AFM results

Atomic force microscopy confirms the presence of Gr domains over lateral scales of microns in the metal-free regions between Cu microislands (0.5–1 μm height, 0.5–5 μm lateral diameter, based on optical and atomic force microscopy scrutiny) formed after Cu evaporation. AFM characterization is focused on the metal-free areas, as shown in Fig. 5. AFM topographic images show the presence of large Gr-covered areas (a substrate coverage ranging 55–80% was estimated from the analysis of several regions of the sample, as illustrated in ESI, Fig. SI3). Graphene flakes reach 1–3 μm size; actually, it seems that some Gr flakes of approximately 3 μm size suspended on the sapphire substrate are apparently torn into smaller flakes. By comparison of this sample with the one with initial thickness of 500 nm Cu (see Fig. SI4), we show that the increasing of the thickness leads to a wider Gr coverage. A profile analysis revealed that the Gr layers on the sapphire substrate have a height of 6–8 Å, in agreement with the thickness of monolayer Gr,12 showing randomly oriented wrinkles of 1–4 nm size (see height profiles in Fig. 5a and b). Actually, root mean-square (rms) roughness of the Gr layers averaged from randomly selected flakes is 5.3 Å, visibly rougher than the smooth single crystal sapphire substrate, which exhibits an rms roughness of 2.2 Å. An illustration of the rms roughness study is depicted in the ESI file as Fig. SI5. Moreover, residual Cu nanometric grains are observed at the boundaries of the Gr domains, presenting an average size of 2–4 nm, as illustrated in the height profiles (Fig. 5a).
image file: c5ra27452d-f5.tif
Fig. 5 (a) AFM topographic image of the Gr/sapphire sample (image: 5 μm × 5 μm, trying to get an appropriate vision of the Gr flake dimensions). AFM image and height profile analysis reveal discontinuous Gr layers of size up to 3 μm, with ∼6–8 Å height. (b) AFM images of another region showing zoomed areas representative of the sapphire substrate and Gr/sapphire, with respective height profiles, illustrating the presence of steps corresponding to the substrate and how Gr accommodates to the substrate surface.

The substrate reveals a wavy morphology, attributed to the presence of terraces (see Fig. 5b) typical of (0001) single crystal sapphire.10 The height of the steps ranges between 4 and 5 Å (i.e. around c/3, where c = 12.99 Å is the lattice constant of c-plane sapphire), and its periodicity ranges between 100–150 nm. However, an estimation of the coherence length obtained from the width of the specular HAS peak, that gives an average terrace size24 of 40 nm, is smaller than the terrace periodicity measured with AFM. This is consistent with the high sensitivity of HAS to low densities of defects, which leads in average to the detection of smaller terraces. Moreover, the sample exhibits the peculiar morphology of the substrate. From the AFM images in the dynamic mode, the presence of nanometric pits decorating the sapphire substrate is corroborated, predominantly located at the Gr flake boundaries, not present in the bare substrate areas (see Fig. SI6).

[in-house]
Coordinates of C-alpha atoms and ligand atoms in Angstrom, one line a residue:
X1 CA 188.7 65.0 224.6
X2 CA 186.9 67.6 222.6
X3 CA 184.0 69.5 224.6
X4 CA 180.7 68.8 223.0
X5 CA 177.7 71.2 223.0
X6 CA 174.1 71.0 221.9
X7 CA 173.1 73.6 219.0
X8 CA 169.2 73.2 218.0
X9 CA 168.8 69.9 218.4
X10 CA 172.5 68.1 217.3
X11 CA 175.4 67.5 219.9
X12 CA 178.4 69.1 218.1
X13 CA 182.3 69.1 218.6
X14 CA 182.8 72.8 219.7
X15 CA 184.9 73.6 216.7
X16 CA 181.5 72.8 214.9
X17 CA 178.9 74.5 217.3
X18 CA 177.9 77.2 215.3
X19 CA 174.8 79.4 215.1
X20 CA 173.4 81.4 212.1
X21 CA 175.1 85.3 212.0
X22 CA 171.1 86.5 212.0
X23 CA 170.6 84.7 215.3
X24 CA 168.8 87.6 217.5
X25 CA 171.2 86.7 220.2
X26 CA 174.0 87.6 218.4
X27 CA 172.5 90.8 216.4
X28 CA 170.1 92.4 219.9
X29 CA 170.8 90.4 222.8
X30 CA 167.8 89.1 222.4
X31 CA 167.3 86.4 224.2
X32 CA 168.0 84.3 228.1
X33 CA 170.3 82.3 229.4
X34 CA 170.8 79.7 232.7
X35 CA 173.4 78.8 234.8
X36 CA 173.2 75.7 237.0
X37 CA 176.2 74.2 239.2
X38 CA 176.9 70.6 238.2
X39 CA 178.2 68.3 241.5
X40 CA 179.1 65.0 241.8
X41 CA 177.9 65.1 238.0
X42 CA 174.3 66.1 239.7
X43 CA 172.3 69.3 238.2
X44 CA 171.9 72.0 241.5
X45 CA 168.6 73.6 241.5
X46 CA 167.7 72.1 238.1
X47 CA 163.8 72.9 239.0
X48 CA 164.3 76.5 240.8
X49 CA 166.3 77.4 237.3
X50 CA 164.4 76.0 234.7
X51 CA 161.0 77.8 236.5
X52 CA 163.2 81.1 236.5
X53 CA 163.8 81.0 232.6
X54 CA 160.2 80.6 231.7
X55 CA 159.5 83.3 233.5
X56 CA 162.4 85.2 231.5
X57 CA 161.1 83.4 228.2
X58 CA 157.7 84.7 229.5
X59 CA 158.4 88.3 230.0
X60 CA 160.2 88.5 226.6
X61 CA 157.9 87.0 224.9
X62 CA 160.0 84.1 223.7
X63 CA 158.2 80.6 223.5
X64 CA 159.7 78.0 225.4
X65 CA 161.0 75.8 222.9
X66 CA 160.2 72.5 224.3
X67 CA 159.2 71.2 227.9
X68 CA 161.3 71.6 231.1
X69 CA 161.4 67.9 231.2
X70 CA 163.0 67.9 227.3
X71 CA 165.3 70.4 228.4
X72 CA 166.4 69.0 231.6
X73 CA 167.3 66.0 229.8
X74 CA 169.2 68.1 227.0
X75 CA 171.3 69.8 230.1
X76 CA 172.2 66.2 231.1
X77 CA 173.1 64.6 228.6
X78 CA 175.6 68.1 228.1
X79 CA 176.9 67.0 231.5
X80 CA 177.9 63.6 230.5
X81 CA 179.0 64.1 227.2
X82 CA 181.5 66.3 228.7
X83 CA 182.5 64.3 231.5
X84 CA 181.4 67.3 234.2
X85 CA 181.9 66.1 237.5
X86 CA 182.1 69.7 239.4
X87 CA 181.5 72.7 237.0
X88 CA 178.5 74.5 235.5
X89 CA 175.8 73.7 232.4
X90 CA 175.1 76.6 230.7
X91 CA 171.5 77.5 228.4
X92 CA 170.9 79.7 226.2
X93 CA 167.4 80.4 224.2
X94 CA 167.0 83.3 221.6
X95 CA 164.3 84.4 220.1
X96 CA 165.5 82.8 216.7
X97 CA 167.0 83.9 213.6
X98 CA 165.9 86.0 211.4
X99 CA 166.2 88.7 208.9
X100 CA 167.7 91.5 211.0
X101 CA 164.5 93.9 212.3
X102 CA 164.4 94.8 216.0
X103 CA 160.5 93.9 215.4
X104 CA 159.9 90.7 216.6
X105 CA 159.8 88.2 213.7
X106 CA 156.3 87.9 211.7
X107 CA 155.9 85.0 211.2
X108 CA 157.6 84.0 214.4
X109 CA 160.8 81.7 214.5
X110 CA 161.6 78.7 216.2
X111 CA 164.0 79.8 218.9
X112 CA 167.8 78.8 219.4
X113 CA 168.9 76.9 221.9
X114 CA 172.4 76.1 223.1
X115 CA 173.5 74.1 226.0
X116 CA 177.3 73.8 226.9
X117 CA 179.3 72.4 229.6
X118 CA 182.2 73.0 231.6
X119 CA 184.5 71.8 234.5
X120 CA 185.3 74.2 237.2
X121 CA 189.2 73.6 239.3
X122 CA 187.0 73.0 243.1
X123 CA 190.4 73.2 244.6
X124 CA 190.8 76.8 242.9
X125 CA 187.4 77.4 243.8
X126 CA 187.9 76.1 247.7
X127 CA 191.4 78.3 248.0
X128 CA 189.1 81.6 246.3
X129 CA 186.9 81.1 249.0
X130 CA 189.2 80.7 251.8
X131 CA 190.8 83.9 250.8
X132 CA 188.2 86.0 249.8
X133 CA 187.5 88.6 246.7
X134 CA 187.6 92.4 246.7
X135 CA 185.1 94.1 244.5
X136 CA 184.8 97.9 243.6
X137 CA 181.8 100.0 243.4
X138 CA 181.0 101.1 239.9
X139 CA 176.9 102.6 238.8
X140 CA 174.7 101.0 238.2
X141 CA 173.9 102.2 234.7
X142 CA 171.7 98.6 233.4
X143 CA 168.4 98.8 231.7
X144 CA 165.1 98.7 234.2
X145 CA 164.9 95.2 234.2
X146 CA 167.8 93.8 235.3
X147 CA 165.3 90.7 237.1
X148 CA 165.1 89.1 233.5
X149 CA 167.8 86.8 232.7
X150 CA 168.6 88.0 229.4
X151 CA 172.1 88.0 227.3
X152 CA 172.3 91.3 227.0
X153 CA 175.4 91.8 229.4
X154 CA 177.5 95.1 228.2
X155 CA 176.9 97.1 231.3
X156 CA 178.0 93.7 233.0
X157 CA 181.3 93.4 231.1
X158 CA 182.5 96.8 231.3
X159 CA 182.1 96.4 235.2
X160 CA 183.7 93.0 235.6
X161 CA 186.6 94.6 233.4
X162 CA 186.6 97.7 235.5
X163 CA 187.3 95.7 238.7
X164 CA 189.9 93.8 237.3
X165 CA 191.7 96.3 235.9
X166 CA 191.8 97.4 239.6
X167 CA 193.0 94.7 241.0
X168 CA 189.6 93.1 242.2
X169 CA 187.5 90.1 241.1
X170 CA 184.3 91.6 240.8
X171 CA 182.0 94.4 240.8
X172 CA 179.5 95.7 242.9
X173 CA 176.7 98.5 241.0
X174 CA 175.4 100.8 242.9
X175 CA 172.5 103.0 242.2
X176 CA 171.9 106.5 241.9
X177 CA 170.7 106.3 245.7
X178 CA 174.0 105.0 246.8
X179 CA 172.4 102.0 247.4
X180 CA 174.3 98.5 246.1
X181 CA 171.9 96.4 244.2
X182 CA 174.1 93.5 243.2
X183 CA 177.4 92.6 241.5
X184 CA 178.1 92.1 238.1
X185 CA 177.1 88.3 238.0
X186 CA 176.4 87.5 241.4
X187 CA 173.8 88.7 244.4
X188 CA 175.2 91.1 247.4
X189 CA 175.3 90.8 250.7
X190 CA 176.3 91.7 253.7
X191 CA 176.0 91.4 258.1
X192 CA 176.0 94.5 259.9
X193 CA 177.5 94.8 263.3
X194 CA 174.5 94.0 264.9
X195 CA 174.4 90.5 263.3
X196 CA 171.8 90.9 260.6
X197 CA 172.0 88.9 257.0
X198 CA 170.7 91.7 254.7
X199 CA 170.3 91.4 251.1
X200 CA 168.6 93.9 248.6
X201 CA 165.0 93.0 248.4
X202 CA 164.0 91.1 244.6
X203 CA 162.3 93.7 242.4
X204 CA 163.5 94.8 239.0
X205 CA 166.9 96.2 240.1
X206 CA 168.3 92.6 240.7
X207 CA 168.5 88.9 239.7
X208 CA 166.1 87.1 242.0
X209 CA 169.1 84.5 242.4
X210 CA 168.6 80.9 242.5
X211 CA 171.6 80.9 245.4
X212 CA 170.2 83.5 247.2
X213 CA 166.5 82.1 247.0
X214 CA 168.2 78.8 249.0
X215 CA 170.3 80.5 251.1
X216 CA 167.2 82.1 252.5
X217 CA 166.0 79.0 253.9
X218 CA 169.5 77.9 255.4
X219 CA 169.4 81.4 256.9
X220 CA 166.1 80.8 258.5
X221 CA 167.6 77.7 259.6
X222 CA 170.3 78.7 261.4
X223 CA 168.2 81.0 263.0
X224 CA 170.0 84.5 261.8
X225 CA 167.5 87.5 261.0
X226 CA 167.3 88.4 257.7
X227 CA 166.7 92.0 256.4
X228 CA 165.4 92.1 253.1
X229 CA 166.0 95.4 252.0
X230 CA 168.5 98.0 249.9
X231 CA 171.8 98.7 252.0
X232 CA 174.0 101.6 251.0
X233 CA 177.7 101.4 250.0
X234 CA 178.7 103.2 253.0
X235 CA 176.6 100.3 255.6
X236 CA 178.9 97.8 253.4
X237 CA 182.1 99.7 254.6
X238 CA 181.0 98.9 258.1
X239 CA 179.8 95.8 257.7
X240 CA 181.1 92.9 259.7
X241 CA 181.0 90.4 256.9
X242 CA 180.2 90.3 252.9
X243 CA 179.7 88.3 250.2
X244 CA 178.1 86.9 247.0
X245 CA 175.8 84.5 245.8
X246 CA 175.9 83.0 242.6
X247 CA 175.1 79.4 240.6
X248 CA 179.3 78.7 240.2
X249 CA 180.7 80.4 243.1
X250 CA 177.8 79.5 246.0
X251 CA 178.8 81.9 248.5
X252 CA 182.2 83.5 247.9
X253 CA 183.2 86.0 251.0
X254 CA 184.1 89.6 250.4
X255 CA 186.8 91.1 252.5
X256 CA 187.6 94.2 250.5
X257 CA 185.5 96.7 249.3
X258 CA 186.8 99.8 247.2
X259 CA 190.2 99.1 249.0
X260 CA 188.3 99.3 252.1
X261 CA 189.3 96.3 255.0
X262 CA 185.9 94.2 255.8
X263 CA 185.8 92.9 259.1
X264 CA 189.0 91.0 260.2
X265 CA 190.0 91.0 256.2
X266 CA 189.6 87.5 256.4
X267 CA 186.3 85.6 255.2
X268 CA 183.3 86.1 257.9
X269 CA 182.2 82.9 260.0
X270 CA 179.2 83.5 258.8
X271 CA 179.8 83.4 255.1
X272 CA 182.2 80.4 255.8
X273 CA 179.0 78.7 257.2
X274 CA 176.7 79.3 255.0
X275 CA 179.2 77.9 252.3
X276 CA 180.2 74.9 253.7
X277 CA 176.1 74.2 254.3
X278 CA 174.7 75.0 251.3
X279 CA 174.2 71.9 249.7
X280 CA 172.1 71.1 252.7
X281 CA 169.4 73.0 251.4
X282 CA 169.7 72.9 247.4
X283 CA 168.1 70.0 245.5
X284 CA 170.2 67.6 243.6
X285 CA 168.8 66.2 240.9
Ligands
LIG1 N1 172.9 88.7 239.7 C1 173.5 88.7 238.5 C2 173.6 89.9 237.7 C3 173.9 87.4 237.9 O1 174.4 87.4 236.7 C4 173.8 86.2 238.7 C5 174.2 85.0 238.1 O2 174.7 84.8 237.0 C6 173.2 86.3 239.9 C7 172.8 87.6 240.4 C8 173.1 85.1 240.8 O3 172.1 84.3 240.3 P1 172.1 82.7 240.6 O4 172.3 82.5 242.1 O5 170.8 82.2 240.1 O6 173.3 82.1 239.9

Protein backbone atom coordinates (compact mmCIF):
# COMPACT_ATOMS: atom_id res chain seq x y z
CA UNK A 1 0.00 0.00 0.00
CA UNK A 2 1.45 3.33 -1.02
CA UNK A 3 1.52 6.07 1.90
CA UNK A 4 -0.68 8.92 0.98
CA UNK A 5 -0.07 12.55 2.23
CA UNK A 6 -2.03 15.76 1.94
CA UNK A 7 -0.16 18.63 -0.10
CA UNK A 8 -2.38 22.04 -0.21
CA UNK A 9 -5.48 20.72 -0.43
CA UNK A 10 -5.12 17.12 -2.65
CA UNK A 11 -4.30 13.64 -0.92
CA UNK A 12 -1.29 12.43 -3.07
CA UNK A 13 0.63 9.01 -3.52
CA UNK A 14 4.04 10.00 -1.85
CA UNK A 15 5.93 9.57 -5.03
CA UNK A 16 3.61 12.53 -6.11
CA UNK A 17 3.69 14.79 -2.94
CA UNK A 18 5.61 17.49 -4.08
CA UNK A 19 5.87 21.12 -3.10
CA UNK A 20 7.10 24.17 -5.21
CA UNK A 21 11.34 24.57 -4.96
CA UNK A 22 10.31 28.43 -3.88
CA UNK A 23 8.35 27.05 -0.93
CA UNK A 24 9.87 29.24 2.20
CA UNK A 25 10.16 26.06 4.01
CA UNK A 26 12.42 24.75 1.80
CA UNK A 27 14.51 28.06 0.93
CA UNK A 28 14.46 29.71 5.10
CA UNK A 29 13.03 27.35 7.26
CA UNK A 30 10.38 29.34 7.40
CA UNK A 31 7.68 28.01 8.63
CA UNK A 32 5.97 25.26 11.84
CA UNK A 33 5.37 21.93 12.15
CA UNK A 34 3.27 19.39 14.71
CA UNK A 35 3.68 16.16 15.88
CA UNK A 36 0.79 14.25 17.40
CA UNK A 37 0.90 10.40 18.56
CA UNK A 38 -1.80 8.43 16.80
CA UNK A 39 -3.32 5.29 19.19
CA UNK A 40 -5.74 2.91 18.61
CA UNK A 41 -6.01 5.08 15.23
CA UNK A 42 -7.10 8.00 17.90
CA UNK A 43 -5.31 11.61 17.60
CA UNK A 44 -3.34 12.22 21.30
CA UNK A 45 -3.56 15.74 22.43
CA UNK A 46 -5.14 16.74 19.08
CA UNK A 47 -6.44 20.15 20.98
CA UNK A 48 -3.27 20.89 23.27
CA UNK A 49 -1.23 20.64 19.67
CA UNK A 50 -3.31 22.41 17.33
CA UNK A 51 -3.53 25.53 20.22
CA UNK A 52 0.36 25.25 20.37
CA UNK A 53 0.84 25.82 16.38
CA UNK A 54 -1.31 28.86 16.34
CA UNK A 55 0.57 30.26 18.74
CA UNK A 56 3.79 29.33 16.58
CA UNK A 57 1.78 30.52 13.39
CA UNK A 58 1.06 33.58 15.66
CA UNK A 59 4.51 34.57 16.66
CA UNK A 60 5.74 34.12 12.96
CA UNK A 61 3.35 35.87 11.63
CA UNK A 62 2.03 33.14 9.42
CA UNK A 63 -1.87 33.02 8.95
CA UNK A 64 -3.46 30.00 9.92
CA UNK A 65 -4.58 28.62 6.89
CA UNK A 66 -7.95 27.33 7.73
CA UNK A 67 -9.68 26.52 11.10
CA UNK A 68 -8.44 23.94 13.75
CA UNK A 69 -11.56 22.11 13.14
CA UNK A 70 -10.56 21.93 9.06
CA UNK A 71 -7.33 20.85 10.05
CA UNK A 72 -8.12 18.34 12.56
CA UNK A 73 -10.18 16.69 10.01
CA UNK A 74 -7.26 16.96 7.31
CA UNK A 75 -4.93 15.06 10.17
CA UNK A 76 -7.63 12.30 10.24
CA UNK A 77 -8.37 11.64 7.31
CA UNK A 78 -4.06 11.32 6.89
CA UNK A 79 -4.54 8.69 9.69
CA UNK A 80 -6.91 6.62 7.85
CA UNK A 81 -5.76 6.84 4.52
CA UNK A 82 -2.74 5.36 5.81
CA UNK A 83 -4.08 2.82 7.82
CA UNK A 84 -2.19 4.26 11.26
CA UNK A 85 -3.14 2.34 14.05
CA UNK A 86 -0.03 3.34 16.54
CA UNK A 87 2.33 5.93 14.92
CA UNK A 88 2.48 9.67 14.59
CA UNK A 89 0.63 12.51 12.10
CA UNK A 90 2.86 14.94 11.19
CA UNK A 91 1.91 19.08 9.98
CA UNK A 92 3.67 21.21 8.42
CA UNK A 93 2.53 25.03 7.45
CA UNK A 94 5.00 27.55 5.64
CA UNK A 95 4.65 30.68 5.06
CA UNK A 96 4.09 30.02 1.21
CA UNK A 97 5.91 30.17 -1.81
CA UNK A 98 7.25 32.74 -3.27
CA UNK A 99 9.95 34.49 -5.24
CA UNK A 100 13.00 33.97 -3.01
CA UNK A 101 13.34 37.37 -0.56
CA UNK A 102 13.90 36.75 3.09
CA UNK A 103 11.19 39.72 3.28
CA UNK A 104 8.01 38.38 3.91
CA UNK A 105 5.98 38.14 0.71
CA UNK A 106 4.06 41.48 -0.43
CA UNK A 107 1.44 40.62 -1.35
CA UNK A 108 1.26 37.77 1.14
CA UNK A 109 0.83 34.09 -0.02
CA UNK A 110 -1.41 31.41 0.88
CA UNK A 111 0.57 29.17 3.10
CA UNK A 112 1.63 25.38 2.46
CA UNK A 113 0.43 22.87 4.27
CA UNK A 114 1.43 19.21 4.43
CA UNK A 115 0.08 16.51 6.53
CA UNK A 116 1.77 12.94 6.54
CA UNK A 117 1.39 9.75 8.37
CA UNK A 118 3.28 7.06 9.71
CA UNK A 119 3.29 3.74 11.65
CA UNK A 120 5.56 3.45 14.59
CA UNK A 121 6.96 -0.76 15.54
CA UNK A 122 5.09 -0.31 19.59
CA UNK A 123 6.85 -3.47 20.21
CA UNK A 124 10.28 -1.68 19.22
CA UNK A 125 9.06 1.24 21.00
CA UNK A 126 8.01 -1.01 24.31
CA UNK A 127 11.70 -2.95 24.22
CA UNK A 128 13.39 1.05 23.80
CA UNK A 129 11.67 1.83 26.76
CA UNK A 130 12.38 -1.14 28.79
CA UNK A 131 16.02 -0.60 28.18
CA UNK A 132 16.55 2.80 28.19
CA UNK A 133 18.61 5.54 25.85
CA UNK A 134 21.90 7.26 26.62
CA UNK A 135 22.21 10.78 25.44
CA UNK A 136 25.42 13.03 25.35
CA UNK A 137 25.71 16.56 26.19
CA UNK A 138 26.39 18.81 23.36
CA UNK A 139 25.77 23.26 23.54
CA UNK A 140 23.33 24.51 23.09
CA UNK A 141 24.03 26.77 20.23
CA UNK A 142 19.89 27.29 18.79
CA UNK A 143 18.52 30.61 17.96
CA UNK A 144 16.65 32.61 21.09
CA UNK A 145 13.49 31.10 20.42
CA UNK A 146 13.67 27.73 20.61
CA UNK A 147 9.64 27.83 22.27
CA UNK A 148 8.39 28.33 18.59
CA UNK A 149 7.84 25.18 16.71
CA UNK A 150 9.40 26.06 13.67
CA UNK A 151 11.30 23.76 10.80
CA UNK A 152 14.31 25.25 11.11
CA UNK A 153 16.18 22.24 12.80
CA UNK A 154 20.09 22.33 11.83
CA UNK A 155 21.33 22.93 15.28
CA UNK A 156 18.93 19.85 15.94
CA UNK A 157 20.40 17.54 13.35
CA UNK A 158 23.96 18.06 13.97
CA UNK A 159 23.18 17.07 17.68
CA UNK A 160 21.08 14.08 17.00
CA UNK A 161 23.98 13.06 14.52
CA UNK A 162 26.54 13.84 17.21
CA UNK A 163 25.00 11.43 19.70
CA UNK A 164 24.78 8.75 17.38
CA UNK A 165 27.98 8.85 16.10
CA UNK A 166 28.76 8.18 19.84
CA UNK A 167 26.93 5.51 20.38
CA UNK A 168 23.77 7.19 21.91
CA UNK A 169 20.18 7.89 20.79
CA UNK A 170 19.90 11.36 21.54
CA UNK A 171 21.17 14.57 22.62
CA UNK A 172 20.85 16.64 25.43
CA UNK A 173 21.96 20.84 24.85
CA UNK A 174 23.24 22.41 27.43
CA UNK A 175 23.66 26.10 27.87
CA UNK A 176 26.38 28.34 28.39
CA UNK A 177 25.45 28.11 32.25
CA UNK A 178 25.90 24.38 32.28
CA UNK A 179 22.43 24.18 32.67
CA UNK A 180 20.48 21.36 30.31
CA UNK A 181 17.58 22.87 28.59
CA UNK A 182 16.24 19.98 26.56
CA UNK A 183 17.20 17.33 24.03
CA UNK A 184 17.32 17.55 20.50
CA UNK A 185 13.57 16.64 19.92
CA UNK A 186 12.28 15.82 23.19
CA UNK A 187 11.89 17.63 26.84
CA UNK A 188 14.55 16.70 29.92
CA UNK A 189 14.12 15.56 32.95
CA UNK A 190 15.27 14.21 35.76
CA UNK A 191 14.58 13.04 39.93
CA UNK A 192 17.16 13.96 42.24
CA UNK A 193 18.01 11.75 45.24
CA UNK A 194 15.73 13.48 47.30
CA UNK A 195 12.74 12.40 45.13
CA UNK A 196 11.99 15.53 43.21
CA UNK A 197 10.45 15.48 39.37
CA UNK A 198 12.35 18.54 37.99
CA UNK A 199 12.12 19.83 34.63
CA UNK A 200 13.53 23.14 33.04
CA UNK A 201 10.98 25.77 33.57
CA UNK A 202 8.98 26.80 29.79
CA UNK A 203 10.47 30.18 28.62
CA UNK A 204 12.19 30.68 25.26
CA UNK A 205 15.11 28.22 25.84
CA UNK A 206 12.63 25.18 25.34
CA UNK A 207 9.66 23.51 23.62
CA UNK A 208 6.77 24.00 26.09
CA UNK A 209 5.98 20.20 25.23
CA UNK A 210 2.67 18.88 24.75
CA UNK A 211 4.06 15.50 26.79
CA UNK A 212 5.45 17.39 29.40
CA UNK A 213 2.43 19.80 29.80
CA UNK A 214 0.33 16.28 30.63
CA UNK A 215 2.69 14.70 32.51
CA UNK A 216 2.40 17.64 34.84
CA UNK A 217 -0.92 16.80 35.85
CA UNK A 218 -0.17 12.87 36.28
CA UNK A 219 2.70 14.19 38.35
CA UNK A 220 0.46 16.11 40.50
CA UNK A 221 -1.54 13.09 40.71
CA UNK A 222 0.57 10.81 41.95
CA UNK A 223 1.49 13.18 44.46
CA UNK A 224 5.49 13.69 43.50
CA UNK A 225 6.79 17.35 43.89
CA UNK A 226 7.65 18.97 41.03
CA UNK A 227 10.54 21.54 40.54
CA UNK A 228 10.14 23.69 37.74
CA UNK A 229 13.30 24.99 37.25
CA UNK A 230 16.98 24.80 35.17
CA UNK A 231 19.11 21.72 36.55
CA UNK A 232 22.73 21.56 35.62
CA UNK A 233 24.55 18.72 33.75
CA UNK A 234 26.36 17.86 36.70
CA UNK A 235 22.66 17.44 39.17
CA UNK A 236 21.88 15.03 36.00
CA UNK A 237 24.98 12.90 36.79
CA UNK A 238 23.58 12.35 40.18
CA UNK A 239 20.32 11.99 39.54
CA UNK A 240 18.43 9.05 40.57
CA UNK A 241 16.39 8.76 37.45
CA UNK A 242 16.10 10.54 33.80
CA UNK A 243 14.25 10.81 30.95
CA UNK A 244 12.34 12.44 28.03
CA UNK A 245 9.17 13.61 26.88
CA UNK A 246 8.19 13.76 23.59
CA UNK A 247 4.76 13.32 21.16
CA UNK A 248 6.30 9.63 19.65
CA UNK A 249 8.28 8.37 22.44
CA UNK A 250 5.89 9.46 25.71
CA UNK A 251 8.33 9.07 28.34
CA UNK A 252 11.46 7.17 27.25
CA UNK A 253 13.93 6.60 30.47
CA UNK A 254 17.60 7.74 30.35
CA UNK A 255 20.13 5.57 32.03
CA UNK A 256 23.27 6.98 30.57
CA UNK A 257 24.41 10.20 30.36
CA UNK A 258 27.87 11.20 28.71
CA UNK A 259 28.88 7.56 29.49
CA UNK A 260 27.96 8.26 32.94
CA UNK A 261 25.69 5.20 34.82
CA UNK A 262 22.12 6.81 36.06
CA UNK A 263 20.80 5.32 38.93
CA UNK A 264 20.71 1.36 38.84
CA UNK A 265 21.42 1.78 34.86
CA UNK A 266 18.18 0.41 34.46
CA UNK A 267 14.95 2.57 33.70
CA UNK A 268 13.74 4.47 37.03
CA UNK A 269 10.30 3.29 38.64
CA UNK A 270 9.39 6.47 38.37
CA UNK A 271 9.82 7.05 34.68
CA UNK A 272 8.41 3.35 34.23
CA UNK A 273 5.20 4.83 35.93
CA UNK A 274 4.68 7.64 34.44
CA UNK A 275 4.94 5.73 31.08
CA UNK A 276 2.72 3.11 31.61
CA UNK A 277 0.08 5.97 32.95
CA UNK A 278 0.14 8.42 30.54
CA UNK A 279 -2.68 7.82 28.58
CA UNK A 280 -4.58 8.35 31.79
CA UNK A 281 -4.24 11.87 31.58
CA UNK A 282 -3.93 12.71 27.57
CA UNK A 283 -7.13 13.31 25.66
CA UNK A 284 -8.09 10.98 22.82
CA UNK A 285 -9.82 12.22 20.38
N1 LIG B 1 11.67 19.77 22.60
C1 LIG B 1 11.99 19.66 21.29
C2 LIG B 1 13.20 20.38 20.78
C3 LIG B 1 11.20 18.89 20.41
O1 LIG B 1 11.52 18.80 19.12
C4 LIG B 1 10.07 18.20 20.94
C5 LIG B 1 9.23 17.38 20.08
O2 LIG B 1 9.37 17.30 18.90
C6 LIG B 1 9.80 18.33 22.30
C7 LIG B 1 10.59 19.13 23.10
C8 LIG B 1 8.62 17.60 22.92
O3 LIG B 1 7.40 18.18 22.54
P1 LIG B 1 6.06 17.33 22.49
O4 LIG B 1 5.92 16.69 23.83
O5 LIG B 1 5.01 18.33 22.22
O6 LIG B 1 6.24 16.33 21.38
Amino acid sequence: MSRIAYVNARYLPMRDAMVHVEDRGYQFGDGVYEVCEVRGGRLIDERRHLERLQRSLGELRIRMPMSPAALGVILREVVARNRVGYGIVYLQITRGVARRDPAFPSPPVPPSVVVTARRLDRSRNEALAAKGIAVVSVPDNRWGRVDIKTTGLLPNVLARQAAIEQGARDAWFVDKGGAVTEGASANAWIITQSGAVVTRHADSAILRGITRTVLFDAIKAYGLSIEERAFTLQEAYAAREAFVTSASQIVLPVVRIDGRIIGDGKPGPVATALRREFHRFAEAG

To gain insight into the possible presence of nanometric pits, we have carried out an additional AFM experiment in the contact mode, which in principle would require a lower spring constant (range 0.1–1 N m−1),35,36 using a tip adequate for the dynamic mode with a stronger spring constant (10–100 N m−1). Such a strong spring constant of the tip eventually removed the Gr layers, allowing extra topological information and revealing differences between the bare substrate and the substrate underneath the Gr flakes. Contact mode images (Fig. SI6) confirm the presence of a pit array originally located at the Gr boundary, likely determining the Gr dimensions (depth 1–2 nm; width variable from 20 to 100 nm). Also, some nanometric pits were observed, to a lesser extent, in the regions where originally Gr settled. The origin of these nanometric pits in the sapphire substrate is likely due to Al2O3 carbothermal reduction in vacuum.10,37 It is suggested that the tearing process of the Gr layer can be attributed to an effect of such substrate carbothermal reduction combined with the breakthrough of the Gr layer by the evaporated copper.

Raman spectroscopy

Optical transmission and Raman micro-spectroscopy were also used to characterize the Gr before and after the elimination of the copper film for a film thickness of 1000 nm Cu. The Raman spectra indicate that single layer graphene is found all over the sample in all cases (Fig. SI7 of the ESI). AFM measurements indicate that the height of the Gr flakes with respect to the substrate is in the range 6–8 Å, which is consistent with single layer graphene. The optical image in Fig. 6a shows the remaining sparse Cu microislands after Cu evaporation. The optical transmission for a 4 mm diameter area after annealing at 1150 K is around 80% and the characteristic transition at 267 nm reveals the presence of Gr (Fig. 6b). We ascribe the weak feature around 580 nm to the plasmon of remaining Cu microstructures, which can also be seen in the optical (Fig. 6a) and AFM images (Fig. 5a). The quotient of the intensities of the characteristic Gr G and 2D Raman peaks, I2D/IG, is related to the quality of the Gr domains, that is, the regularity of the carbon network. For values close to that of pristine Gr the ratio decrease is related to the presence of strain fields and doping.38,39 At a high concentration of defects which involves breaking a large fraction of the sp2 C[double bond, length as m-dash]C bonds by the formation of vacancies, irregular rings such as Stone Wales defects or O, OH– or other functional groups, the I2D/IG ratio decreases very significantly and the width of all Raman peaks increases.40 The so-called defects peak D (TO mode close to the [K with combining macron] point of the Brillouin zone) is activated by the presence of defects that supply the required momentum for the Raman process. Therefore, both I2D/IG and ID/IG ratios are used to evaluate the Gr quality. Graphene in the as deposited samples is of high quality, with a typical I2D/IG ratio for Gr on copper and no defects peak D, as shown in Fig. SI7. After annealing Gr to 1150 K, the I2D/IG ratio is very similar to the as deposited sample but the defect peak clearly increases (Fig. SI7 from ESI and Fig. 6g and h). This has been observed for Gr on remaining Cu regions and in areas where Cu has been completely eliminated.